The cam sensor mount was easy since the customer wanted to use a Jesel beltdrive. One nice thing about the Jesel is the cam gear is aluminum and exposed, making it easy to insert a magnet and mount the sensor. If you did not have access to the cam gear, then you would go back to using a single-point reluctor distributor to generate the cam signal. With coil-on-plug, no distributor cap would be required, but there would still be a small module installed where the normal distributor would go. Mopar Engines West is going to be fabricating special distributors for Mopars that generate both the cam and crank signals for sequential EFI conversions using a normal coils and a distributor cap.

Sequential System Timing
So we hear you asking, "What is actually going on here?" Here is a system timing description and diagram that take you through one complete engine cycle.

* The cam signal occurs sometime between the last cylinder fire (number 2 cylinder) and before the crank signal on number one cylinder. This is the beginning of the engine's cycle

* Since this is the compression stroke for number 1 cylinder, the ECU is now starting the injection for cylinder number 6, whose intake valve is just beginning to open. It knows cylinder 6, because it counted crank signals from the last cam signal

* The crank signal occurs at approximately 50 degrees BTDC

* The ECU generates the ignition timing-signal between 10 and 40 degrees BTDC depending on engine conditions (Fuel mixture for this compression stroke was injected into cylinder 1 when cylinder 6 was being fired).

The EDIST (Electronic Distributor) is really a simple box. It receives both the cam and ECU-created ignition signals; then it synchronizes on the cam signal and counts ignition signals to determine which coil to fire. We had to make our own cable between the EDIST and each coil, so we used shielded cable (RG-174) to eliminate any chance of electrical interference.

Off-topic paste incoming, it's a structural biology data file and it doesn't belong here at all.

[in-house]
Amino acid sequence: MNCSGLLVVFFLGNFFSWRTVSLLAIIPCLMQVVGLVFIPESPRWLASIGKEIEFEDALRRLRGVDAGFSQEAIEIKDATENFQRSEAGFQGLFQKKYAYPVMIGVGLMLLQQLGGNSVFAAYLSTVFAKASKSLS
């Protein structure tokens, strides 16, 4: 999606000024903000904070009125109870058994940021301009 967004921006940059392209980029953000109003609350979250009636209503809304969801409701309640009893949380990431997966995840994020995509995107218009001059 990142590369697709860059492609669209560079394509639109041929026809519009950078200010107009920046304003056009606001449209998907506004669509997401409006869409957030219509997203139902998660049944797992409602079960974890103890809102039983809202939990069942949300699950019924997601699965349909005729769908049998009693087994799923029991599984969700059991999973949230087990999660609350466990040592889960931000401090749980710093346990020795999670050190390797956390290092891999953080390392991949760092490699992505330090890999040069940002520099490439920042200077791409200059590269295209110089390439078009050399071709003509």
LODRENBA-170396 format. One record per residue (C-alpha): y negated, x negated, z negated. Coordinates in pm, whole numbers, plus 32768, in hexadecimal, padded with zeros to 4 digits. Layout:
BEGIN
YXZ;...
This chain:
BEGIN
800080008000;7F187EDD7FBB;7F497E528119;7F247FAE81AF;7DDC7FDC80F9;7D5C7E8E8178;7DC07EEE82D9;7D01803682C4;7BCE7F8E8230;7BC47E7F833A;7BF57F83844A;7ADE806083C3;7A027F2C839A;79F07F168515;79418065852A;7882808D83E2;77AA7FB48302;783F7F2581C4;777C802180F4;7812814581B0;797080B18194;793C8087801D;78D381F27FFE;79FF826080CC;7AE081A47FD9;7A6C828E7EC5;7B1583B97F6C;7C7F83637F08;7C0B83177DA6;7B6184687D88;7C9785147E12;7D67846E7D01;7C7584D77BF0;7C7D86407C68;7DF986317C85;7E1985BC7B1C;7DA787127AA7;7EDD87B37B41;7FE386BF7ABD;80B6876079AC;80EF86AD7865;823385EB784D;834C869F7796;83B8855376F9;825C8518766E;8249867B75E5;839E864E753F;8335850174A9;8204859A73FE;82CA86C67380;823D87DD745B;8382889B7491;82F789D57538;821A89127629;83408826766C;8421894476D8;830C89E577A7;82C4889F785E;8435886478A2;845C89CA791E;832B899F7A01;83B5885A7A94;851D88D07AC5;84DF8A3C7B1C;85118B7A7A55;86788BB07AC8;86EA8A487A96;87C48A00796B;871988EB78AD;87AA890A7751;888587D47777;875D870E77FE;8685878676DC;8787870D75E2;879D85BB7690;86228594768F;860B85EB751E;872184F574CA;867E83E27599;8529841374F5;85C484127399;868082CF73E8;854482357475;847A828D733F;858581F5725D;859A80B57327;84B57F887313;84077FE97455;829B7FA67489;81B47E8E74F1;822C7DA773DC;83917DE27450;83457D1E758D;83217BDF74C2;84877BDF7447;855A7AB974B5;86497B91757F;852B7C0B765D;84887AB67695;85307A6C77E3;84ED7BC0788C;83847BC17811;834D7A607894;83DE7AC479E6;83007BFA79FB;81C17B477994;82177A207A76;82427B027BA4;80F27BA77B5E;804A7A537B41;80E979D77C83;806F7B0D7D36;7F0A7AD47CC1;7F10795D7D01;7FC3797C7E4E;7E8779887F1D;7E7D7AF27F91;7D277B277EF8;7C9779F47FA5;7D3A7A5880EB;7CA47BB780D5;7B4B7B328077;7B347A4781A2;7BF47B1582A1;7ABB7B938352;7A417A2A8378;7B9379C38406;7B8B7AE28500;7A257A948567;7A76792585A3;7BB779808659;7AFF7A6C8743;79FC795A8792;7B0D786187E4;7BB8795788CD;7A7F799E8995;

Timing Diagram For Sequential EFI And EDIST Setup
We used an MSD crank trigger for the ignition, and then we configured our own cam sensor using an MSD universal cam pickup with magnet (PN 2346). We used the MSD Pro-Billet 1,000-cfm throttle body because it came with TPS and IAC, and provided a vacuum tap for our MAP sensor. We mounted the air temp sensor in the air cleaner, and the coolant sensor in the water line going from the block to the radiator. We welded a common O2 bung in the exhaust just after the collector. Once all this was completed we plugged everything into the ECU harness. The harness is well marked with unique connectors, making it almost impossible to plug anything in the wrong place.

The F.A.S.T. ECU also controls the fuel pump and cooling fans when used with external relays. The only harness connection we did not use was for the knock sensor (ESC). The EDIST box needed a trigger signal, which was provided by the ECU. This is the wire that would normally be used to trigger the ignition. The EDIST box also needed to see the cam signal, so the cam sensor wires were connected to both the ECU and the EDIST. We made our own cable to connect the EDIST coil signals to each coil.

We loaded the F.A.S.T. software on our laptop and connected the RS-232 cable. Then we powered up the fuel pump and set the fuel pressure to 45 psi while we checked for leaks.

Before you do anything, you have to make sure the ECU and your laptop are communicating. Once the ECU is powered up, select "connect" and the laptop and the ECU are linked. as long as you are linked, anything you change with the laptop automatically updates the ECU. The ECU has a nonvolatile memory, meaning that it will remember the program even if power is removed.

Initial Software Setup
The system needs to know what kind of engine it's going to be running. We spent a few minutes setting up the basic parameters for the first start.